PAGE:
Together we are Stronger – Examining Thematic and Procedural Entry Points for Multidisciplinary, Integral Spatial Planning Approaches to Confront Climate Change

Jiricka-Pürrer, Alexandra and Weichselbaumer, Roswitha and Juschten, Maria and Reinwald, Florian (2021) Together we are Stronger – Examining Thematic and Procedural Entry Points for Multidisciplinary, Integral Spatial Planning Approaches to Confront Climate Change. CITIES 20.50 – Creating Habitats for the 3rd Millennium: Smart – Sustainable – Climate Neutral. Proceedings of REAL CORP 2021, 26th International Conference on Urban Development, Regional Planning and Information Society. pp. 943-955. ISSN 2521-3938

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Due to climate change, meteorological phenomena can occur with changing frequency and intensity. As a result of these changes, different thematic challenges arise, depending on the geographical location, topographical and climatic conditions, as well as other influencing factors such as land use. Spatial planning can contribute significantly to the prevention or mitigation of climate change-related risks through the creation of visions and integration of objectives, as well as through spatial research and the support of planning decisions (e.g. Hurlimann and March 2012). Urban and in particular metropolitan areas and their surrounding sub-urban structures are particularly prone to climate change impacts, such as increasing and longer-lasting heat waves due to its high share of impervious surfaces (Morabito et al., 2021). Consequently, they need to urgently consider resource scarcity (e.g. related to droughts) and complex planning decisions caused by multiple land use changes and diverse pressures accumulating with intensifying climate change impacts. Among others, Matthews (2012) addresses the key role of metropolitan areas in coping with climate change as a “transformative stressor”. Besides these challenges, several authors highlight the multiple co-benefits (e.g. for health, recreation and/or nature conservation) that can result from a precautionary and proactive approach to climate change adaptation in urban and sub-urban areas (Floater et al. 2016; Raymond et al. 2017). Similarly, Biesbroek et al. (2009) already discussed the potential to combine adaptation and mitigation efforts to create joint benefits in planning. To achieve these aims in adapting to climate change and creating positive synergies, horizontal cooperation across planning borders is often required. Such an approach allows for an early consideration of planning alternatives and enables planners to specifically and appropriately implement further climate proofing measures, all of which are considered essential steps in the climate proofing of spatial plans and programmes (Hurlimann and March 2012). To consider climate change along horizontal planning boundaries in an integrative manner, it can be highly relevant to consider information and planning objectives from adjacent or complementary sectoral instruments, as Matthews and Baker (2021) point out. Similarly, Widmer (2018) highlights the importance of addressing the „cross-cutting nature of adaptation” within integral planning processes. This paper, based on a large case-study in the eastern part of Austria, funded by the “Planungsgemeinschaft Ost – PGO” (Planning Association East) and involving three different federal states – each with its own legal system – discusses specific entry points and barriers that need to be overcome in order to foster an integrative, multidisciplinary consideration of climate change in and around cities including also large metropolitan areas. Based on a theoretical framework (Jiricka-Pürrer et al. 2020), which helps to approach the complex challenges of climate proofing in an integrative way across planning borders, the authors undertook a systematic review of the thematic and procedural entry points for cooperation across planning units. Nineteen expert interviews were carried out with spatial planning units, as well as departments of forestry, geology and water management across the three Federal states of Vienna, Lower Austria and Burgenland. They review, among other aspects, the cross-institutional communication and coordination of targets, as well as data-related challenges and measures for climate change adaptation. Additionally, opportunities to increase co-benefits for climate change mitigation, public health and nature conservation are discussed, particularly in the light of procedural entry points. The complex challenges of this case study area in Eastern Austria showcase the variety of options for integral planning and cooperation at various planning levels (federal, regional to local) and the need for multidisciplinary perspectives.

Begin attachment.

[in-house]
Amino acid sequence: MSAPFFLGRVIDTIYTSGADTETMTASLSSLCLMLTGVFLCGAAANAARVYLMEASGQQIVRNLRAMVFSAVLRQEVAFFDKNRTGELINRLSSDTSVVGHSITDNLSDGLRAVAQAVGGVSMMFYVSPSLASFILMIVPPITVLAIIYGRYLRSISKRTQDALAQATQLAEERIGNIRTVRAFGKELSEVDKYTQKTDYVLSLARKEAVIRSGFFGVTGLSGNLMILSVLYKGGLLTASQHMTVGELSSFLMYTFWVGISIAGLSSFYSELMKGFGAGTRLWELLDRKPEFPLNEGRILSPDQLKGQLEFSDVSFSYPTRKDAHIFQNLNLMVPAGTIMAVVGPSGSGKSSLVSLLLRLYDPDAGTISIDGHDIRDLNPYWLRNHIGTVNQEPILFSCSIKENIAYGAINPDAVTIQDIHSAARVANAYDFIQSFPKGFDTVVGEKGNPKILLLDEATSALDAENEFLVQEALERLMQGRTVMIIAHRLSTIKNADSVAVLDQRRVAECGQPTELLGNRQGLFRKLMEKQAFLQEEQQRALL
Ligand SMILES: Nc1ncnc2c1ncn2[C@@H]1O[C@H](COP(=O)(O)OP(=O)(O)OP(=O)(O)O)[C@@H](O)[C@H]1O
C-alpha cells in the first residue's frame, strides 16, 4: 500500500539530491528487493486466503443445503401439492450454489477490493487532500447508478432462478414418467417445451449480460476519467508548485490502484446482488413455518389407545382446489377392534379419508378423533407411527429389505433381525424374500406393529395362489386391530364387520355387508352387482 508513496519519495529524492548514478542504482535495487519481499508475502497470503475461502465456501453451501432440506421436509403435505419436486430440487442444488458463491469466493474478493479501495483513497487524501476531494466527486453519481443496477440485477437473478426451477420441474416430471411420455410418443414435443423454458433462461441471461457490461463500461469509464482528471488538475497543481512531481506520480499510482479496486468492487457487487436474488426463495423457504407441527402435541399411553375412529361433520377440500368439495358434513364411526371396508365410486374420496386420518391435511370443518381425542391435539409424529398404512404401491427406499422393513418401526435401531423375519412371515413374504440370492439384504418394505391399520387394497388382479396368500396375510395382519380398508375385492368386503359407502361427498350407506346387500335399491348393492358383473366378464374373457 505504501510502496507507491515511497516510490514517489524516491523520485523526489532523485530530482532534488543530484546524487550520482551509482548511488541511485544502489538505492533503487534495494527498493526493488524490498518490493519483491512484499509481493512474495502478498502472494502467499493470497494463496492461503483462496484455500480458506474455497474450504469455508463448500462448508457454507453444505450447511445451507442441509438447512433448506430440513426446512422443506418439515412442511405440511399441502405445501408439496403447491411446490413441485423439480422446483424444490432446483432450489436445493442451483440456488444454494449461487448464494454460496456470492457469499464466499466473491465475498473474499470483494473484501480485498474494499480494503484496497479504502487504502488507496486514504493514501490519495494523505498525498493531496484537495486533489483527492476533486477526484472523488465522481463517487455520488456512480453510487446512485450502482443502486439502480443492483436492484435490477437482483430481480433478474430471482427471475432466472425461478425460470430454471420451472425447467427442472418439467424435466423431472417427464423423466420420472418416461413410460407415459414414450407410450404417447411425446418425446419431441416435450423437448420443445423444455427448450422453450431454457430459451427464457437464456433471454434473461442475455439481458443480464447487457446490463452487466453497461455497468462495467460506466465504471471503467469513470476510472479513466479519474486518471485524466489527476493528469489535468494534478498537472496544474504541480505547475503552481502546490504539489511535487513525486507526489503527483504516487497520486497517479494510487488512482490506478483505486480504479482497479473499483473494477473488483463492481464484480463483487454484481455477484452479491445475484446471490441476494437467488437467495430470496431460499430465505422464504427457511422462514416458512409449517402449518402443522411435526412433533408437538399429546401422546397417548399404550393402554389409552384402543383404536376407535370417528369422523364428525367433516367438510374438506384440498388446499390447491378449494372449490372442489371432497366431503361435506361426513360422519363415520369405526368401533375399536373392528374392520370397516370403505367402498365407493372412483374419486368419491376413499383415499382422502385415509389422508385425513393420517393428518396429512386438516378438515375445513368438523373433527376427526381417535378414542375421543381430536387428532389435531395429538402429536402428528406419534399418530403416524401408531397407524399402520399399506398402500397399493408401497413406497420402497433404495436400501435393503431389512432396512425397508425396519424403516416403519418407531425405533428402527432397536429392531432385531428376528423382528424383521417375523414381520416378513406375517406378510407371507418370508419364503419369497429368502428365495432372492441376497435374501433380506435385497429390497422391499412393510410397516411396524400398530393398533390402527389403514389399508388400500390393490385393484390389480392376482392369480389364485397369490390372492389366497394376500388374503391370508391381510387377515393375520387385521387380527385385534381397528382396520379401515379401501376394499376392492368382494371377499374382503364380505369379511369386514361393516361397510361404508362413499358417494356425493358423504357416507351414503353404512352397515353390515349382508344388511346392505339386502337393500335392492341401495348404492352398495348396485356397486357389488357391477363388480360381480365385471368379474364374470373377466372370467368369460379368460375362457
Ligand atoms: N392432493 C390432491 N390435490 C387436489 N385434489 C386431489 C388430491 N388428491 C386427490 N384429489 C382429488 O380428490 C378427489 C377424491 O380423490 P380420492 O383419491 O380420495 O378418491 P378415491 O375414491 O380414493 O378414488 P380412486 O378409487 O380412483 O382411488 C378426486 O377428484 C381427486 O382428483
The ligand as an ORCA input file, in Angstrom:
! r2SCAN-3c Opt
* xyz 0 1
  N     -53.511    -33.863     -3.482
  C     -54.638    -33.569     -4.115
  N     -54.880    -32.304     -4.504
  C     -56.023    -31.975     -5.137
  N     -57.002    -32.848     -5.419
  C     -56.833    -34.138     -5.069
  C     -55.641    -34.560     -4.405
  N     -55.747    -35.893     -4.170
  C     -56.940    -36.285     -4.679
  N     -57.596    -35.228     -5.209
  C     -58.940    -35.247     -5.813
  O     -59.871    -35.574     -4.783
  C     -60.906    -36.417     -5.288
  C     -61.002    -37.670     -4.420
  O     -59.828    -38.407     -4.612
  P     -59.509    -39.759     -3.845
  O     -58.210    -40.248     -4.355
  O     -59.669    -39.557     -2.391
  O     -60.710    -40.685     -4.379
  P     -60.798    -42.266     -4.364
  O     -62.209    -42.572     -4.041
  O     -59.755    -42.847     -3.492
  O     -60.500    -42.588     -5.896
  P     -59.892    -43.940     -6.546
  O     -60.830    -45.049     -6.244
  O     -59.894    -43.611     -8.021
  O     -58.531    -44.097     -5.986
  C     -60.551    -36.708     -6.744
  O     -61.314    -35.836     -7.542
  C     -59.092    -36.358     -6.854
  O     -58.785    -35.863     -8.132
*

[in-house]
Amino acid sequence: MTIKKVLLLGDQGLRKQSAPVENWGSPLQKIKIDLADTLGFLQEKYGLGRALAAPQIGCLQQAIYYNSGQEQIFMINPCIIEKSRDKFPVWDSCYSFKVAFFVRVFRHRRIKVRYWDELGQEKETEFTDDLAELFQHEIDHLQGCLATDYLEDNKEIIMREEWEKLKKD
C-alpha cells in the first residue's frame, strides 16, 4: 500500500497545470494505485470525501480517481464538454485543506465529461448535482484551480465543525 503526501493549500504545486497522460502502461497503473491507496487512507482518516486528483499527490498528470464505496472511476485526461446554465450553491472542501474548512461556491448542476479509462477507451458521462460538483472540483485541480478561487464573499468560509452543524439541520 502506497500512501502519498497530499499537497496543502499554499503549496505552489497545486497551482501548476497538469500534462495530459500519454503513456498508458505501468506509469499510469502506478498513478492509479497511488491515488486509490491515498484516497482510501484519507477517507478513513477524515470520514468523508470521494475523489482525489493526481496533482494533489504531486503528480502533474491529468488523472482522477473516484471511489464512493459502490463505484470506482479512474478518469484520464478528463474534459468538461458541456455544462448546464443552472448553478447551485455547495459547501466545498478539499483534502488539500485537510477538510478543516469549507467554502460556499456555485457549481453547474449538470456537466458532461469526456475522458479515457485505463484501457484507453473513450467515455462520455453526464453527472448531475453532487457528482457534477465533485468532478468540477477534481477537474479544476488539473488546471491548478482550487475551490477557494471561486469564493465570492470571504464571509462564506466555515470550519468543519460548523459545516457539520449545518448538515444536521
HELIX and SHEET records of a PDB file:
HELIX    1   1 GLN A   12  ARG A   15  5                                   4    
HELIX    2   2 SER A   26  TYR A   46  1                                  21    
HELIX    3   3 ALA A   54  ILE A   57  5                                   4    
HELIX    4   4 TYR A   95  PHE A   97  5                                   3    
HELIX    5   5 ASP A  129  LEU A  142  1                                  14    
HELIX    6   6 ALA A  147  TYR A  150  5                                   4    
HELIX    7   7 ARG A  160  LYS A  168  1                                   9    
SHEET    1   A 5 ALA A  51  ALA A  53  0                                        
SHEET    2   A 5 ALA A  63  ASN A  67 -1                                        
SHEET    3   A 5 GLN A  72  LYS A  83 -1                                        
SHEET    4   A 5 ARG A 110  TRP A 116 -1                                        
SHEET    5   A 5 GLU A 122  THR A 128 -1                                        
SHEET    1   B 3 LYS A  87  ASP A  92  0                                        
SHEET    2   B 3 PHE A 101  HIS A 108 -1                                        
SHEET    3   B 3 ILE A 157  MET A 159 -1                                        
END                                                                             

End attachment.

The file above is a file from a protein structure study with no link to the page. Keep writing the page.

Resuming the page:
Item Type: Article
Uncontrolled Keywords: cross-sector cooperation, cross-border cooperation, climate change adaptation, climate proofing, integral planning
Subjects: G Geography. Anthropology. Recreation > GE Environmental Sciences
H Social Sciences > HD Industries. Land use. Labor
Depositing User: REAL CORP Administrator
Date Deposited: 06 Oct 2021 20:28
Last Modified: 17 Oct 2021 17:49

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